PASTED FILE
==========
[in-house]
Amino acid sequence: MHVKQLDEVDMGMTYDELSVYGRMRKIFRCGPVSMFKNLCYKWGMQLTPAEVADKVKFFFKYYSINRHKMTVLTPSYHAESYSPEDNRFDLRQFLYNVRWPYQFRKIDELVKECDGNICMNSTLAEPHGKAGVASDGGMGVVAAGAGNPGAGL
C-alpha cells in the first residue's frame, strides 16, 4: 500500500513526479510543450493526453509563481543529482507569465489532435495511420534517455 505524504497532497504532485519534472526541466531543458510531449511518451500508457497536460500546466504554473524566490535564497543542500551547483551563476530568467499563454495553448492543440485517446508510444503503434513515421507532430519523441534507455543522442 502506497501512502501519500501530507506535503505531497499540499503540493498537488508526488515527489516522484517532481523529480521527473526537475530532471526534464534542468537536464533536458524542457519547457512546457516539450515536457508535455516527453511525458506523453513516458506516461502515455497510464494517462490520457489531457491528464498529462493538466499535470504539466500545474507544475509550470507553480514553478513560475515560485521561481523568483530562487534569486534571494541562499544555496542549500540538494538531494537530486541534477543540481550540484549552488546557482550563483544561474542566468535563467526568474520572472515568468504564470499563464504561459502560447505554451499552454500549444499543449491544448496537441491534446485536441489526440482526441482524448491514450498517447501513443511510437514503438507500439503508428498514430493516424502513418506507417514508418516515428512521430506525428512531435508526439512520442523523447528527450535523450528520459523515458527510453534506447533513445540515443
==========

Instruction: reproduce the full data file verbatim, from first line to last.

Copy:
[in-house]
Amino acid sequence: MHVKQLDEVDMGMTYDELSVYGRMRKIFRCGPVSMFKNLCYKWGMQLTPAEVADKVKFFFKYYSINRHKMTVLTPSYHAESYSPEDNRFDLRQFLYNVRWPYQFRKIDELVKECDGNICMNSTLAEPHGKAGVASDGGMGVVAAGAGNPGAGL
C-alpha cells in the first residue's frame, strides 16, 4: 500500500513526479510543450493526453509563481543529482507569465489532435495511420534517455 505524504497532497504532485519534472526541466531543458510531449511518451500508457497536460500546466504554473524566490535564497543542500551547483551563476530568467499563454495553448492543440485517446508510444503503434513515421507532430519523441534507455543522442 502506497501512502501519500501530507506535503505531497499540499503540493498537488508526488515527489516522484517532481523529480521527473526537475530532471526534464534542468537536464533536458524542457519547457512546457516539450515536457508535455516527453511525458506523453513516458506516461502515455497510464494517462490520457489531457491528464498529462493538466499535470504539466500545474507544475509550470507553480514553478513560475515560485521561481523568483530562487534569486534571494541562499544555496542549500540538494538531494537530486541534477543540481550540484549552488546557482550563483544561474542566468535563467526568474520572472515568468504564470499563464504561459502560447505554451499552454500549444499543449491544448496537441491534446485536441489526440482526441482524448491514450498517447501513443511510437514503438507500439503508428498514430493516424502513418506507417514508418516515428512521430506525428512531435508526439512520442523523447528527450535523450528520459523515458527510453534506447533513445540515443